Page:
Corporate jobs can often be about storytelling. Passing a new product feature or getting a raise requires you to craft a story to tell your coworkers and managers. But not everyone is a good storyteller. This guide is created for beginners and experienced writers alike because it aims to organize your creative process and minimize the necessary effort while ensuring the best result possible. Keep reading if you want to know what steps to take while generating an impressive literary piece!
Step 1. Identify your topic and message
Short stories don’t require elaborate lore with multiple details and entire new languages besides English, like in “The Lord of the Rings.” This format is about creating a sharp and precise image in the readers’ minds, so here are several hints about shaping your initial idea into a message.
- Begin with the topic. Ask yourself what you want to tell the readers about. Is it an evil corporation overtaking the world that’s masking itself as a nice business company? Could it be about creating something custom and dear to your heart, with autobiographical motives? There are no “too old” or “trivial” ideas–what matters is how you describe them!
- Proceed with the message. Treat your reader as a customer who shouldn’t leave empty-handed. They need a solid takeaway to remember your tale and feel what you felt while writing it. That’s what makes creative stories, unlike essays. Once again, your message can be as simple as it gets but it should be clear.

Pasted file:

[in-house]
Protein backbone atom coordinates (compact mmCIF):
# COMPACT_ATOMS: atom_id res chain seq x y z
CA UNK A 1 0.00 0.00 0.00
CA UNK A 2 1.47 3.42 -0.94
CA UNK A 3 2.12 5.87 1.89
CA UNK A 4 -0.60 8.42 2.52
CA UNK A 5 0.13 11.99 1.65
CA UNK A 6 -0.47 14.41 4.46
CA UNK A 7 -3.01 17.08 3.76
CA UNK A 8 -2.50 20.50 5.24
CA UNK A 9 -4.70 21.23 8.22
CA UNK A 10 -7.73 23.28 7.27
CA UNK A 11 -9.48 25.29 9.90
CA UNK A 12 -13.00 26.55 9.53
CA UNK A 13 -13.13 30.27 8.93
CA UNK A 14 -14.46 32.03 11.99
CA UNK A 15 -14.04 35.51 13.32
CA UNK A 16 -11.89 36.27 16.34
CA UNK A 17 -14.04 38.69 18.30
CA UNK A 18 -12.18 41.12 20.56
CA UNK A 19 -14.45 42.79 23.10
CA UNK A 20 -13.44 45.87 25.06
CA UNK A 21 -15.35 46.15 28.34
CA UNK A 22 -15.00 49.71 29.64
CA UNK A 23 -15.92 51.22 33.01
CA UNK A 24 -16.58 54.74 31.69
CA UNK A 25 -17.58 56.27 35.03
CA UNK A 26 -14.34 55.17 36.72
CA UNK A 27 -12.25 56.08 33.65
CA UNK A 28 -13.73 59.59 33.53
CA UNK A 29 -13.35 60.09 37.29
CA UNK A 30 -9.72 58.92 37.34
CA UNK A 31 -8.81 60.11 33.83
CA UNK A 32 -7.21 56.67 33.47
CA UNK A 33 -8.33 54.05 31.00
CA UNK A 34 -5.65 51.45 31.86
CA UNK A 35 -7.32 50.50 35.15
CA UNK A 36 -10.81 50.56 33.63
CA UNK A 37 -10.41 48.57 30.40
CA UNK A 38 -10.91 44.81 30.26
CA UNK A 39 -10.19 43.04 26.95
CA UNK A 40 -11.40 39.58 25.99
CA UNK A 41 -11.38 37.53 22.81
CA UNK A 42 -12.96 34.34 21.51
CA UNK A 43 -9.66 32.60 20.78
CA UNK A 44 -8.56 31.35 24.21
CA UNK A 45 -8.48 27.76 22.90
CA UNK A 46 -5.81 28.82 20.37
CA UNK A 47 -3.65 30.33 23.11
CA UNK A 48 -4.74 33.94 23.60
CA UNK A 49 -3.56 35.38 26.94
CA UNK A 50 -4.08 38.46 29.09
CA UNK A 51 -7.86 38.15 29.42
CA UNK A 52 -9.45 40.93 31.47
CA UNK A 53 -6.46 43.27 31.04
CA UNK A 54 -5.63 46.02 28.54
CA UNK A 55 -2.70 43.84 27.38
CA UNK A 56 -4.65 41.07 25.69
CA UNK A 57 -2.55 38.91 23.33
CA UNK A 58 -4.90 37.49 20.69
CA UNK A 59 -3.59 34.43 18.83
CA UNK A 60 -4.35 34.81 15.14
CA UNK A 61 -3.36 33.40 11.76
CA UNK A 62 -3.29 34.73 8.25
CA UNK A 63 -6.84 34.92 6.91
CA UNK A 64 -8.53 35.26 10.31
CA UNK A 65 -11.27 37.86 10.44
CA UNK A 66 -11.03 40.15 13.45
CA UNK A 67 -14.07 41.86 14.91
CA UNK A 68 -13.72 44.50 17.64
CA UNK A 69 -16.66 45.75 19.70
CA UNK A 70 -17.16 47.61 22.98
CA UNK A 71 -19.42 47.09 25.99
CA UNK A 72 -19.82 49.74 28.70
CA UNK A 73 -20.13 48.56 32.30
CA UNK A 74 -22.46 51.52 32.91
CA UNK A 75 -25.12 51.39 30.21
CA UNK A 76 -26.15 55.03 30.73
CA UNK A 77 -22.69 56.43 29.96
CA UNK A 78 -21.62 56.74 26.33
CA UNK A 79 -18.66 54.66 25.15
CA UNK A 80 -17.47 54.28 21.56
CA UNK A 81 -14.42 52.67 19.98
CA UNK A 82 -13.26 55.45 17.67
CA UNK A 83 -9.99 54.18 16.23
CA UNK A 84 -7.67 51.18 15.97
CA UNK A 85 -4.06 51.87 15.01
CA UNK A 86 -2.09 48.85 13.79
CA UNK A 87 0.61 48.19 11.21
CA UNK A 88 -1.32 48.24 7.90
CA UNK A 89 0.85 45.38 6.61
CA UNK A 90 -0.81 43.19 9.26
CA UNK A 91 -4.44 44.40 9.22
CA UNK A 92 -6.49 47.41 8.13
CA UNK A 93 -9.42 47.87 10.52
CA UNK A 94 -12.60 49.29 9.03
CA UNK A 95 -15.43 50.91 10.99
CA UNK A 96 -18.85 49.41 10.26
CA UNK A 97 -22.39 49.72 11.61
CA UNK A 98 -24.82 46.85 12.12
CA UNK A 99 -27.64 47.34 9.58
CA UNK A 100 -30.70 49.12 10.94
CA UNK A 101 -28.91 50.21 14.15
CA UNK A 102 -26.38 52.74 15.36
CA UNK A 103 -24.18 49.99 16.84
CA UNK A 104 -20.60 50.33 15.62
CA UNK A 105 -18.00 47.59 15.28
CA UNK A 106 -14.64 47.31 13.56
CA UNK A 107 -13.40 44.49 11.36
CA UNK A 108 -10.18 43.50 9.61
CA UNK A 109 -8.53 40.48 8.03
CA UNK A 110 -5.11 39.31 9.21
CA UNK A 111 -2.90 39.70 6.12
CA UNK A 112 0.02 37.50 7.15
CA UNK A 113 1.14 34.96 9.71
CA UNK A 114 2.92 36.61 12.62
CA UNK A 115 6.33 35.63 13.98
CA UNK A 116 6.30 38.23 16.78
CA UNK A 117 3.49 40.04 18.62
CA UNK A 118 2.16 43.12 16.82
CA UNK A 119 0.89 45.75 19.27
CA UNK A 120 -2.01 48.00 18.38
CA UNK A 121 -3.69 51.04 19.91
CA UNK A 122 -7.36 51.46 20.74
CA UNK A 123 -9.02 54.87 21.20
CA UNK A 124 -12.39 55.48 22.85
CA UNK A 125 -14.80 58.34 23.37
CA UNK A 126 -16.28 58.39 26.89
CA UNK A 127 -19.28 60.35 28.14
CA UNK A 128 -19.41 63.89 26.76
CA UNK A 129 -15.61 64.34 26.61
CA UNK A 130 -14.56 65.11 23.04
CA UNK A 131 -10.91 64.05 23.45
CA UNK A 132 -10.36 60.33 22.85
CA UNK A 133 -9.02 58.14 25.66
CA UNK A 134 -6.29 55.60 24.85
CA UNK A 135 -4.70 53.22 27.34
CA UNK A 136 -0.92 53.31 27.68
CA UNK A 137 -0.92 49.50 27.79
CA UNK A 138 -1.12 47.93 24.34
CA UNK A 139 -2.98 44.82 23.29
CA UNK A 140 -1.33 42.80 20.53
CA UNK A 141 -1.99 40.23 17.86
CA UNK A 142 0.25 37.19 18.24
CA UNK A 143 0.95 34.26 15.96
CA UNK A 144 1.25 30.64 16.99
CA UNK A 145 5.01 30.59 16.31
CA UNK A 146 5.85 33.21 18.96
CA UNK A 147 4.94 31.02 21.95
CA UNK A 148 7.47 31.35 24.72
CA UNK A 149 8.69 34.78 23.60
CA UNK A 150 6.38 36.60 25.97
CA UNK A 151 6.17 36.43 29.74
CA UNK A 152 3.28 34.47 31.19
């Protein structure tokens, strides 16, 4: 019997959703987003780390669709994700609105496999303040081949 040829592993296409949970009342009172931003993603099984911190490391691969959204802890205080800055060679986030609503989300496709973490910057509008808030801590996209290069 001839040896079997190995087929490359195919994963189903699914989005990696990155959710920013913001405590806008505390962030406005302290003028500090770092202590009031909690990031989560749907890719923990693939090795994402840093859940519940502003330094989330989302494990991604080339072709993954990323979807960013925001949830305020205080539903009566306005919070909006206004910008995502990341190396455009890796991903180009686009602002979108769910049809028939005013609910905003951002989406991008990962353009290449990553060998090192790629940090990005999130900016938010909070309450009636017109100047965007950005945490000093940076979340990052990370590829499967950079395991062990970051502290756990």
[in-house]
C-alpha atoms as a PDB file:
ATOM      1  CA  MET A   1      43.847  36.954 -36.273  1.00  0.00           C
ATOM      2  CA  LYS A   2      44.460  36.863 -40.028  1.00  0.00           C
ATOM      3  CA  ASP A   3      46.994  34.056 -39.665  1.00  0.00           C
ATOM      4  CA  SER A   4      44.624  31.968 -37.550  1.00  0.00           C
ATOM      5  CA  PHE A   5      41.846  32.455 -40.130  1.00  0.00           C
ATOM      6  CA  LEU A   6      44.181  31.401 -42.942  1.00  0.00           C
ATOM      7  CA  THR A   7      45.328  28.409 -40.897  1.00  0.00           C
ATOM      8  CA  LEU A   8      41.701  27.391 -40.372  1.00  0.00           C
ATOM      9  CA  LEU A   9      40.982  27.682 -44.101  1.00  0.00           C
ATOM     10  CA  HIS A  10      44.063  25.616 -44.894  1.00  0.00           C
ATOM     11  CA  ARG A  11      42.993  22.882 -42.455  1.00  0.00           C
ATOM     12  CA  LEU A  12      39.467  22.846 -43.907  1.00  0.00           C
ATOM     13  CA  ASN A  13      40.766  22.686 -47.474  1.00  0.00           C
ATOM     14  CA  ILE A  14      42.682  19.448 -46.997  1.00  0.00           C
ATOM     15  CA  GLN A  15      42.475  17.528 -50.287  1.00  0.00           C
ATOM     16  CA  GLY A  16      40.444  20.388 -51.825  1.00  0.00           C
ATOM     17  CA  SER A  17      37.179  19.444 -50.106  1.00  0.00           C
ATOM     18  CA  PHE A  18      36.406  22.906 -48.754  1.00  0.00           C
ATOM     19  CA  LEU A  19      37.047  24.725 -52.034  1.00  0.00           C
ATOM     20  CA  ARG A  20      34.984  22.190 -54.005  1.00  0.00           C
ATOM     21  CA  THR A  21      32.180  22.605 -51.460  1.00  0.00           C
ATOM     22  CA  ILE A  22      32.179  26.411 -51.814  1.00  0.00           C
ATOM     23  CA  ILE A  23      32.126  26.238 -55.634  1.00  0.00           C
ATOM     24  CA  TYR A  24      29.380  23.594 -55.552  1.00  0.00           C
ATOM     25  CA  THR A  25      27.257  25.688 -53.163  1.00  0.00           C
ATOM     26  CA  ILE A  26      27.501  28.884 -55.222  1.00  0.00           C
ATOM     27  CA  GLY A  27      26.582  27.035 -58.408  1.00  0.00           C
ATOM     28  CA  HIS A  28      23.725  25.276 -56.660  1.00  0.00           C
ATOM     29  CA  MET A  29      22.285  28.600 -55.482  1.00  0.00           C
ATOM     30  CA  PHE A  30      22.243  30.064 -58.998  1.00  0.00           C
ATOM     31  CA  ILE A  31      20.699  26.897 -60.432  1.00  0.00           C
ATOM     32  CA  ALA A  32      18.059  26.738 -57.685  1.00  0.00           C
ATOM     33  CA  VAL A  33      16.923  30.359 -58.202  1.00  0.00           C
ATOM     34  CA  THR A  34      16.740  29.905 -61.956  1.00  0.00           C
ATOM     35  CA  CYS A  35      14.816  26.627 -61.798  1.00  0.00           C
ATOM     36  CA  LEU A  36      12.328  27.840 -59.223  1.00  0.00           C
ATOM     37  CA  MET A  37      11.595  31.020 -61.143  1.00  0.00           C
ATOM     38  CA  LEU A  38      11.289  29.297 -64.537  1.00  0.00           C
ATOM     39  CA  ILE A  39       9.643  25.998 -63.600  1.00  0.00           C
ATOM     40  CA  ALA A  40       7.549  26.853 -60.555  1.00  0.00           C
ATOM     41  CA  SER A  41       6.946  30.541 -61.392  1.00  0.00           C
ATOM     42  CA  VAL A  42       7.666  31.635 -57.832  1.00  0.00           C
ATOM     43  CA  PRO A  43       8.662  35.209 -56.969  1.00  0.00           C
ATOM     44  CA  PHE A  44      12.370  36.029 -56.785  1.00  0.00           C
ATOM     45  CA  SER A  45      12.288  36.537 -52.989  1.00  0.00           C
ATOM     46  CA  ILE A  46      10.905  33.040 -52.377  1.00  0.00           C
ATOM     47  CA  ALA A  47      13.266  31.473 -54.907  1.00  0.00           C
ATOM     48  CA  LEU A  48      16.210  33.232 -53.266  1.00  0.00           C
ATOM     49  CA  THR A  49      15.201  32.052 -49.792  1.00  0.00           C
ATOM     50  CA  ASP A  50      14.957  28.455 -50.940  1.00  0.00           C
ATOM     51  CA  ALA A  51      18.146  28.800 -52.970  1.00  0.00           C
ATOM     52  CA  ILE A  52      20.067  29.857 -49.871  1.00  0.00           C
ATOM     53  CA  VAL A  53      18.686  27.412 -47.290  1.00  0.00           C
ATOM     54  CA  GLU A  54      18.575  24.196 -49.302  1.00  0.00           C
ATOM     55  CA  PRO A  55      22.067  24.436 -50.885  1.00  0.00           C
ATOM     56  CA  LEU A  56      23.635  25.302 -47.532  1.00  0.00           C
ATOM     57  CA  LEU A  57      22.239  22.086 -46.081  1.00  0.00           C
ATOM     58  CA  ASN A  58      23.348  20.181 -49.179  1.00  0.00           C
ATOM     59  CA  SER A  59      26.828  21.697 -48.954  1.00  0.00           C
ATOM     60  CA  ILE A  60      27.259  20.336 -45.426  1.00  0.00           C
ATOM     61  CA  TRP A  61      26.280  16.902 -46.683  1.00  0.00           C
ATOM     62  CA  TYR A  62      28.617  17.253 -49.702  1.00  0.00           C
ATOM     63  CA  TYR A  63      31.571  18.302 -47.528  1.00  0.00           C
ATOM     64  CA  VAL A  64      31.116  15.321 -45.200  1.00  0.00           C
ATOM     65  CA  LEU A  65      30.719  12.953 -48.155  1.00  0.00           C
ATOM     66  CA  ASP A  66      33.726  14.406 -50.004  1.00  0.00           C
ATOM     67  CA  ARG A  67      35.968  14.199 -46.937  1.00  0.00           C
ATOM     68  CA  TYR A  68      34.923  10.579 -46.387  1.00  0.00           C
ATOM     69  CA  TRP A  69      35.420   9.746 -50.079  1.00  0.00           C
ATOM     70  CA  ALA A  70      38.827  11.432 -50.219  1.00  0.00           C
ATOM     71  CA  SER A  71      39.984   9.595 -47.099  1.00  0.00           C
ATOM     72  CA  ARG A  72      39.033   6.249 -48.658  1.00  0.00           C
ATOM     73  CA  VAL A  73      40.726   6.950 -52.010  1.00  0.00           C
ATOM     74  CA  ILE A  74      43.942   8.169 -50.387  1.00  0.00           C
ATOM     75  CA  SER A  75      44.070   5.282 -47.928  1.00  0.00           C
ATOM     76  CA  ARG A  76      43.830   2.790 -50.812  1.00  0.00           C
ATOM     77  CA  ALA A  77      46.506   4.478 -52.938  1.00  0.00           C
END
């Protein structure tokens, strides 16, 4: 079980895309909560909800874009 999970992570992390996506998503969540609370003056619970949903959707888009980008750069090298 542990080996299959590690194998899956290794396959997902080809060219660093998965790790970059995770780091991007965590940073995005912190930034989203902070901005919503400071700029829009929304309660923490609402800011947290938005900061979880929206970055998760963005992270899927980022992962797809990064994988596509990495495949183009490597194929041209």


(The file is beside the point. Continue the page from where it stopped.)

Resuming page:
- Select the foundational metaphor or symbol. These elements will guide you to uniqueness. For example, if the takeaway is “there’s no place like home,” you can skip expert knowledge and facts and just describe the protagonist’s life as one long path to happiness at the family hearth. That’s a metaphor that will reveal the message and make the text immersive.
Step 2. Construct memorable characters
Whether your character is wild and free or reliable and diligent, they definitely need memorable traits. Short stories don’t give you too much textual space and time to develop a deep personality for everyone you mention, so these tips might help you out.
- Less is more. One or two leads and several supporting characters make the maximum recommended quantity. Use personalized environments like flats to show the qualities and motivations of your protagonists without talking about those characteristics directly. That way, readers will know you respect them and get immersed into the story more easily.
- Being professional isn’t everything. Remember–you’re not writing an academic paper or standardized research, so there’s no need to use long words and terms. Instead, focus on getting across the emotions that will help further your message, and you’re sure to get it right.
- Don’t be afraid to ask for a review. If you’ve been stuck for days, and no online data really helps out, it can be a good idea to tell the person you trust about your characters, their feelings and choices. An honest opinion from the potential reader can make your goals as clear as a restaurant order, so you just have to be ready to follow it.